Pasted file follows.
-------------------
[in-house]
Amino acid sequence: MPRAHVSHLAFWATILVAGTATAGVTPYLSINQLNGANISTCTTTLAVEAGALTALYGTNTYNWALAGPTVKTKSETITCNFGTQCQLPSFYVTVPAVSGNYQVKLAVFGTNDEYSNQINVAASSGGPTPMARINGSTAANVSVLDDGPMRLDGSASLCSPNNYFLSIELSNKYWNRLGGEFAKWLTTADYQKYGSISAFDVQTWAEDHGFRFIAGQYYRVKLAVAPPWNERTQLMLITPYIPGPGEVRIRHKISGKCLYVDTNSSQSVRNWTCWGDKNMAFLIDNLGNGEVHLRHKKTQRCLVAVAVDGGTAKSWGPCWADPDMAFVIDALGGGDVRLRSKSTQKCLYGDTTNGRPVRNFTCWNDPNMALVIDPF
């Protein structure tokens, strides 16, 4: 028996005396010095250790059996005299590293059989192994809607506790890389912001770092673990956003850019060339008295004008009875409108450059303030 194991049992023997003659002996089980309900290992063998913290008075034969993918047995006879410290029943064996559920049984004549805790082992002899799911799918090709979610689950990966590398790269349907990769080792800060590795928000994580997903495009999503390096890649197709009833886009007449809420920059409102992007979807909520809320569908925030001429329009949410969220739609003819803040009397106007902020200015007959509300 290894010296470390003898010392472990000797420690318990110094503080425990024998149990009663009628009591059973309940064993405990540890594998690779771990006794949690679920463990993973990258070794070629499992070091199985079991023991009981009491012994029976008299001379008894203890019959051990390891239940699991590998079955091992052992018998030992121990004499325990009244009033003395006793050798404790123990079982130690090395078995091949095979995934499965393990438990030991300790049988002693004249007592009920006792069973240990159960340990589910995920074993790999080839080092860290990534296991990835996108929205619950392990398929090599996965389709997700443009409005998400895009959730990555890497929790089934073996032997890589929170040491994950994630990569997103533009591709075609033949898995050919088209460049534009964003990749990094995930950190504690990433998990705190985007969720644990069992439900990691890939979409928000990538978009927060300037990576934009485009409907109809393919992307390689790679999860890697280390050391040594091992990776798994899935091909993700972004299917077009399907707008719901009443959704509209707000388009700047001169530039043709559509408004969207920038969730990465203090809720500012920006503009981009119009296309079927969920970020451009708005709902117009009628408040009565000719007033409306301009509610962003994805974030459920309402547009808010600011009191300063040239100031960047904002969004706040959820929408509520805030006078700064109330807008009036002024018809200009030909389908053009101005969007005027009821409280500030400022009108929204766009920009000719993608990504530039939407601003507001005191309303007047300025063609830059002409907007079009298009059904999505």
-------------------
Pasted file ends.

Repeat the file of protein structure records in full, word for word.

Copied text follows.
[in-house]
Amino acid sequence: MPRAHVSHLAFWATILVAGTATAGVTPYLSINQLNGANISTCTTTLAVEAGALTALYGTNTYNWALAGPTVKTKSETITCNFGTQCQLPSFYVTVPAVSGNYQVKLAVFGTNDEYSNQINVAASSGGPTPMARINGSTAANVSVLDDGPMRLDGSASLCSPNNYFLSIELSNKYWNRLGGEFAKWLTTADYQKYGSISAFDVQTWAEDHGFRFIAGQYYRVKLAVAPPWNERTQLMLITPYIPGPGEVRIRHKISGKCLYVDTNSSQSVRNWTCWGDKNMAFLIDNLGNGEVHLRHKKTQRCLVAVAVDGGTAKSWGPCWADPDMAFVIDALGGGDVRLRSKSTQKCLYGDTTNGRPVRNFTCWNDPNMALVIDPF
């Protein structure tokens, strides 16, 4: 028996005396010095250790059996005299590293059989192994809607506790890389912001770092673990956003850019060339008295004008009875409108450059303030 194991049992023997003659002996089980309900290992063998913290008075034969993918047995006879410290029943064996559920049984004549805790082992002899799911799918090709979610689950990966590398790269349907990769080792800060590795928000994580997903495009999503390096890649197709009833886009007449809420920059409102992007979807909520809320569908925030001429329009949410969220739609003819803040009397106007902020200015007959509300 290894010296470390003898010392472990000797420690318990110094503080425990024998149990009663009628009591059973309940064993405990540890594998690779771990006794949690679920463990993973990258070794070629499992070091199985079991023991009981009491012994029976008299001379008894203890019959051990390891239940699991590998079955091992052992018998030992121990004499325990009244009033003395006793050798404790123990079982130690090395078995091949095979995934499965393990438990030991300790049988002693004249007592009920006792069973240990159960340990589910995920074993790999080839080092860290990534296991990835996108929205619950392990398929090599996965389709997700443009409005998400895009959730990555890497929790089934073996032997890589929170040491994950994630990569997103533009591709075609033949898995050919088209460049534009964003990749990094995930950190504690990433998990705190985007969720644990069992439900990691890939979409928000990538978009927060300037990576934009485009409907109809393919992307390689790679999860890697280390050391040594091992990776798994899935091909993700972004299917077009399907707008719901009443959704509209707000388009700047001169530039043709559509408004969207920038969730990465203090809720500012920006503009981009119009296309079927969920970020451009708005709902117009009628408040009565000719007033409306301009509610962003994805974030459920309402547009808010600011009191300063040239100031960047904002969004706040959820929408509520805030006078700064109330807008009036002024018809200009030909389908053009101005969007005027009821409280500030400022009108929204766009920009000719993608990504530039939407601003507001005191309303007047300025063609830059002409907007079009298009059904999505």